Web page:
Yes, And: How Improvisation Reverses “No, But” Thinking and Improves Creativity and Collaboration–Lessons from The Second City by Kelly Leonard (HarperBusiness, 2015)
If improvisation and thinking fast on your feet are skills every manager needs, then where better to look for honing them than the nimble comic minds at Chicago’s famous Second City? The stage is a launching pad for talent and can help make you a more creative leader.
Executive Presence: The Missing Link Between Merit and Success by Sylvia Ann Hewlett (HarperBusiness, 2014)
A leadership pro offers readers a way to identify their core strengths and apply them to becoming better leaders in a business environment.
Managing the Millennials: Discover the Core Competencies for Managing Today’s Workforce by Chip Espinoza, Mike Ukleja and Craig Rusch (Wiley, 2010)
A practical guide for charting the waters of a new generation and its unique attitudes in the workplace.
Millennials & Management: The Essential Guide to Making It Work at Work by Lee Caraher (Bibliomotion, 2014)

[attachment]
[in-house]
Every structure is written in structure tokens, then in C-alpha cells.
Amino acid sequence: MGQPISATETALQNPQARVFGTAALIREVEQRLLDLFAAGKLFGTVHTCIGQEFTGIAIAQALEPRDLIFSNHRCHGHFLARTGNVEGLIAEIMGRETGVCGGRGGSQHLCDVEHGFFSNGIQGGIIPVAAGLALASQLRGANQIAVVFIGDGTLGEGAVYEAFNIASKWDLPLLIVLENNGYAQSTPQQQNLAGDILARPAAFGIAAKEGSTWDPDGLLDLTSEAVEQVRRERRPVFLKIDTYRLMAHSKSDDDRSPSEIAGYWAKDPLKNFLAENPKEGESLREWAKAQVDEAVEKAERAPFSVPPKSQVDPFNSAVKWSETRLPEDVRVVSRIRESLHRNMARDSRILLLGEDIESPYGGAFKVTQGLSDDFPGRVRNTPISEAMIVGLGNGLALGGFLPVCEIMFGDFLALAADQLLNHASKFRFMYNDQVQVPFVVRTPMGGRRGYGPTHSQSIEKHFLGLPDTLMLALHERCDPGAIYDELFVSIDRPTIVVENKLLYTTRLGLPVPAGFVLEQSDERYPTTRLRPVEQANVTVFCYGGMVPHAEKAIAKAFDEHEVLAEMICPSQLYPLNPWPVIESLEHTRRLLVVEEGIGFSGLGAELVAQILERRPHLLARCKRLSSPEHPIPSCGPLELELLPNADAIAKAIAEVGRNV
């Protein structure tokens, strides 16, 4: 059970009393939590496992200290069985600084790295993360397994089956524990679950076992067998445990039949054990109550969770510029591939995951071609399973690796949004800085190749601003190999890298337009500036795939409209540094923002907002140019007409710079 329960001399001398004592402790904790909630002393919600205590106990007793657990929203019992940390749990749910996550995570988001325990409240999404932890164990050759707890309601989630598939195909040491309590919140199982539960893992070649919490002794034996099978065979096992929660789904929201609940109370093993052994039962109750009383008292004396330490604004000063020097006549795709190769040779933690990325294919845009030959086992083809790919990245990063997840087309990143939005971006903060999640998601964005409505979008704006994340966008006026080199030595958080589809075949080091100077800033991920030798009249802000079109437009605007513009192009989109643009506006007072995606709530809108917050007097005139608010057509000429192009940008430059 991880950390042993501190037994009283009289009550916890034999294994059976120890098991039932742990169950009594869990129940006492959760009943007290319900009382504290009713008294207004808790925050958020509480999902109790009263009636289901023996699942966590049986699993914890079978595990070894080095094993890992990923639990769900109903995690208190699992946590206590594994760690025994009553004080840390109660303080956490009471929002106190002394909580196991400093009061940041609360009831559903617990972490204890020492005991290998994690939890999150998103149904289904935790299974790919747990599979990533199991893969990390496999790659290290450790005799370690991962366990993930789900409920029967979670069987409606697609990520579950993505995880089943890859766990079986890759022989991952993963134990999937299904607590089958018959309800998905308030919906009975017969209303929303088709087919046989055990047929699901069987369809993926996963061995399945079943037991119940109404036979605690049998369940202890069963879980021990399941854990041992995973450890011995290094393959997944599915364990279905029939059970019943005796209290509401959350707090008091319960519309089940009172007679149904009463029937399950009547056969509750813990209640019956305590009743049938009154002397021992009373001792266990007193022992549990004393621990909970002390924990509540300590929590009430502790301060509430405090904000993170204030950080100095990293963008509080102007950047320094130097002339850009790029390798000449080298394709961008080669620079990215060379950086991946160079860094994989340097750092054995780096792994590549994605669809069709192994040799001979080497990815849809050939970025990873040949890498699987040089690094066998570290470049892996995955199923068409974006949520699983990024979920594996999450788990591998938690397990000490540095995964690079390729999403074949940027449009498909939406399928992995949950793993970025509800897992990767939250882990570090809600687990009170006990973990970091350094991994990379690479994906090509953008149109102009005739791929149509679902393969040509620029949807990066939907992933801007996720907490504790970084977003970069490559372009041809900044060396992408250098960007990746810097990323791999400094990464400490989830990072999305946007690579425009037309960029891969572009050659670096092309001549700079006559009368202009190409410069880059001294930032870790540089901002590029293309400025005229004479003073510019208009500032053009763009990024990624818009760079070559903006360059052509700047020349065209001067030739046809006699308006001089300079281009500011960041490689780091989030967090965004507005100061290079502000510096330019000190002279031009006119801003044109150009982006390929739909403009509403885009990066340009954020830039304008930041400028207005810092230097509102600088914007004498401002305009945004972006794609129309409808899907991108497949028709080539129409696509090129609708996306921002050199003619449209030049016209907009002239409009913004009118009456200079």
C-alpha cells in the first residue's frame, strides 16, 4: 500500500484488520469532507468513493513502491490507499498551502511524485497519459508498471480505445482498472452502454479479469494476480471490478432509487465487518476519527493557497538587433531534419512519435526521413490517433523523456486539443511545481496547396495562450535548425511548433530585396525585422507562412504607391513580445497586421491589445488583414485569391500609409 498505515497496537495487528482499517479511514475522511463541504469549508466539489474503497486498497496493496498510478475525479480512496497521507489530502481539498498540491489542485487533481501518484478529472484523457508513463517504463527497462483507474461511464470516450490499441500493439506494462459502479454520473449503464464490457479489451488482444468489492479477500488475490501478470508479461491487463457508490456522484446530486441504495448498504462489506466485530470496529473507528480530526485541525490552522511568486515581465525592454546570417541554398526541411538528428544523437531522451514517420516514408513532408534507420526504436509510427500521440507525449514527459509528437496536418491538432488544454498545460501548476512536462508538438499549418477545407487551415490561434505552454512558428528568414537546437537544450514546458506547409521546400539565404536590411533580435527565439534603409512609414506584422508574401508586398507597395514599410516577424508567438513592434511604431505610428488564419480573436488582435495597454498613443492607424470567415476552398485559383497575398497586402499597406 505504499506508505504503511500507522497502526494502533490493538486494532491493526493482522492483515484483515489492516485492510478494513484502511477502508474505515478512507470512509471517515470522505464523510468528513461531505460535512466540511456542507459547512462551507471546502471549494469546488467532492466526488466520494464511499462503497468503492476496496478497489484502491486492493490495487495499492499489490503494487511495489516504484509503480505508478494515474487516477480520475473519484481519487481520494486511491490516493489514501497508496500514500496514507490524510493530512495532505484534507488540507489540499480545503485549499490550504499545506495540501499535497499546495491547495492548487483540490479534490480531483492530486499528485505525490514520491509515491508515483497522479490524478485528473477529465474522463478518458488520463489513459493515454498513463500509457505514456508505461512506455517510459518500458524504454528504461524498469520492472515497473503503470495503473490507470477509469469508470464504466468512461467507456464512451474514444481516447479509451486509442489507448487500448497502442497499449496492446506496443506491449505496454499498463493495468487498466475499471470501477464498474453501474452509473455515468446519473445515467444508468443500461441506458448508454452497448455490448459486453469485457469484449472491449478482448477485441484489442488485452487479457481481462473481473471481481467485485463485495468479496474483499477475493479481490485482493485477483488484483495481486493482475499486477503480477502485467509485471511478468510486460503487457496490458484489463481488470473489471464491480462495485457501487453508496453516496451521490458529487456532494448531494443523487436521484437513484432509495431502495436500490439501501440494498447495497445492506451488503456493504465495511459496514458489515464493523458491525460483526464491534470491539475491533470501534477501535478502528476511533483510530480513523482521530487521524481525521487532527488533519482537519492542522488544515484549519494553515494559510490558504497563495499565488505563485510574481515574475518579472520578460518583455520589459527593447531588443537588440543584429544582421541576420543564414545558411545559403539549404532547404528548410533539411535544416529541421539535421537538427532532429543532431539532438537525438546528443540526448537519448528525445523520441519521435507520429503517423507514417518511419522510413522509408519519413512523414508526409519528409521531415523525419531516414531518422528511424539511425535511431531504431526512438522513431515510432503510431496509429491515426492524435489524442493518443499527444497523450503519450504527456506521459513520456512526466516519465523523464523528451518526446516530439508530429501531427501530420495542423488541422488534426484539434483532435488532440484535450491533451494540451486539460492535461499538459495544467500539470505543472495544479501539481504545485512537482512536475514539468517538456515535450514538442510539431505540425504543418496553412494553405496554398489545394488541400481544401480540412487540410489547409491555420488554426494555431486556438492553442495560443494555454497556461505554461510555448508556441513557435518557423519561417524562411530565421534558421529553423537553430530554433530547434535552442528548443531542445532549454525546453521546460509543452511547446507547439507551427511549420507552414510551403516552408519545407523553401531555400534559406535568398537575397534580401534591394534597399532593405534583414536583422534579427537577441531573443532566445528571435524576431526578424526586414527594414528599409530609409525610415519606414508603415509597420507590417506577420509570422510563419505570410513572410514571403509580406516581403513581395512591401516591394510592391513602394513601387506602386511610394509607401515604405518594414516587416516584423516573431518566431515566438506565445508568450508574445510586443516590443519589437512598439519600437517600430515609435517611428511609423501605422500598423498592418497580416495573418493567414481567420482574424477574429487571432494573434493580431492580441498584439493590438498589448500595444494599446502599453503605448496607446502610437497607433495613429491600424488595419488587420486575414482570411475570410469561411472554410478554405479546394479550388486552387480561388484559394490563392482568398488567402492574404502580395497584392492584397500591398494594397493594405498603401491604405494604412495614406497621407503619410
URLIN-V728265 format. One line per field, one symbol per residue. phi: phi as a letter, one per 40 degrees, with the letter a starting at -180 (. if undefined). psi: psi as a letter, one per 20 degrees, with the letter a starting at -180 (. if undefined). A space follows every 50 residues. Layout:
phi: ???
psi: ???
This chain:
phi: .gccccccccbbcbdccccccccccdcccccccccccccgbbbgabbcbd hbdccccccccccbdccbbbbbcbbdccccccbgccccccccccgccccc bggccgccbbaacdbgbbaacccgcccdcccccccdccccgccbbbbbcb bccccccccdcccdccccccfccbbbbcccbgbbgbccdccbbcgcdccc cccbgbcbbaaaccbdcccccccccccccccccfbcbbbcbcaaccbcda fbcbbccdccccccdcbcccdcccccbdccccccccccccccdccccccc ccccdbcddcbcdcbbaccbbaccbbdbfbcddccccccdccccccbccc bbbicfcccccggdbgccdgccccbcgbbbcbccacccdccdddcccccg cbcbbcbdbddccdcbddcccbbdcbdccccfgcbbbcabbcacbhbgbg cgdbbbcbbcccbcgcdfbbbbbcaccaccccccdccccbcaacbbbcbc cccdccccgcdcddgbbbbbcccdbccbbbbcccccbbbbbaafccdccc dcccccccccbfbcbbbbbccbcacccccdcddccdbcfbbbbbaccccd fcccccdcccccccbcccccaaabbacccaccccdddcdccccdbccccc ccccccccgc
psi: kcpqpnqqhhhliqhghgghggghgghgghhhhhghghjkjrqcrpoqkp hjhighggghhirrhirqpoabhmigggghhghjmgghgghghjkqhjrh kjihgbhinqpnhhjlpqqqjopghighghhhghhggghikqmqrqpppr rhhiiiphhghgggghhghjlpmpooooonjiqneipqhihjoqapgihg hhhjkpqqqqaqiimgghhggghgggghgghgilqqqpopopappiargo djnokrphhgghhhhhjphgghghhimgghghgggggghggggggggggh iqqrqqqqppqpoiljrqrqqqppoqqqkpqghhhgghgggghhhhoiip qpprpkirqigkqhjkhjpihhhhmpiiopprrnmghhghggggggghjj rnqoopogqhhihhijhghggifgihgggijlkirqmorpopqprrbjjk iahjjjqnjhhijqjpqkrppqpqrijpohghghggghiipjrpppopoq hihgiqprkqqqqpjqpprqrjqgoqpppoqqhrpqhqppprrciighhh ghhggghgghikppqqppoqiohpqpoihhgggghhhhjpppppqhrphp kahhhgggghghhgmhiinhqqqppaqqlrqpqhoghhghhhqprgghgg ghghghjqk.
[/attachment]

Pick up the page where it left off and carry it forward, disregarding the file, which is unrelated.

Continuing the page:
Offers ways to motivate, collaborate with and manage the millennial generation as they become ever more impactful in the workforce, specifically geared towards changing the boomer generation’s negative attitude.
Focusing on “disruptive technology,” the book explains how companies can do everything right and still go wrong by missing out on important innovations.
The Project Management Answer Book – Second Edition by Jeff Furman (Management Concepts, 2011 & 2014)
Easy format and clear language takes you through the methodologies without getting lost in the weeds.
The Fast Forward MBA in Project Management Paperback by Eric Verzuh (Wiley, 2011)
A comprehensive, step-by-step introduction on how to deliver a project on time and on budget.
Project Management for Non-Project Managers by Jack Ferraro (AMACOM, 2012)
A book for the non-wonk who wants the processes demystified, without the jargon.
Strategic Project Management Made Simple: Practical Tools for Leaders and Teams by Terry Schmidt (Wiley, 2009)
How to develop a sound strategy and then execute it properly.
The “bible” of project management, useful for the student and professional, and a one-stop resources for project management knowledge.
Death March (2nd Edition) by Edward Yourdon
How to deal with projects that are underfunded, lack resources and scheduled tightly.
The Essential Drucker: In One Volume the Best of Sixty Years of Peter Drucker’s Essential Writings on Management by Peter F. Drucker (Collins Business Essentials, 2001)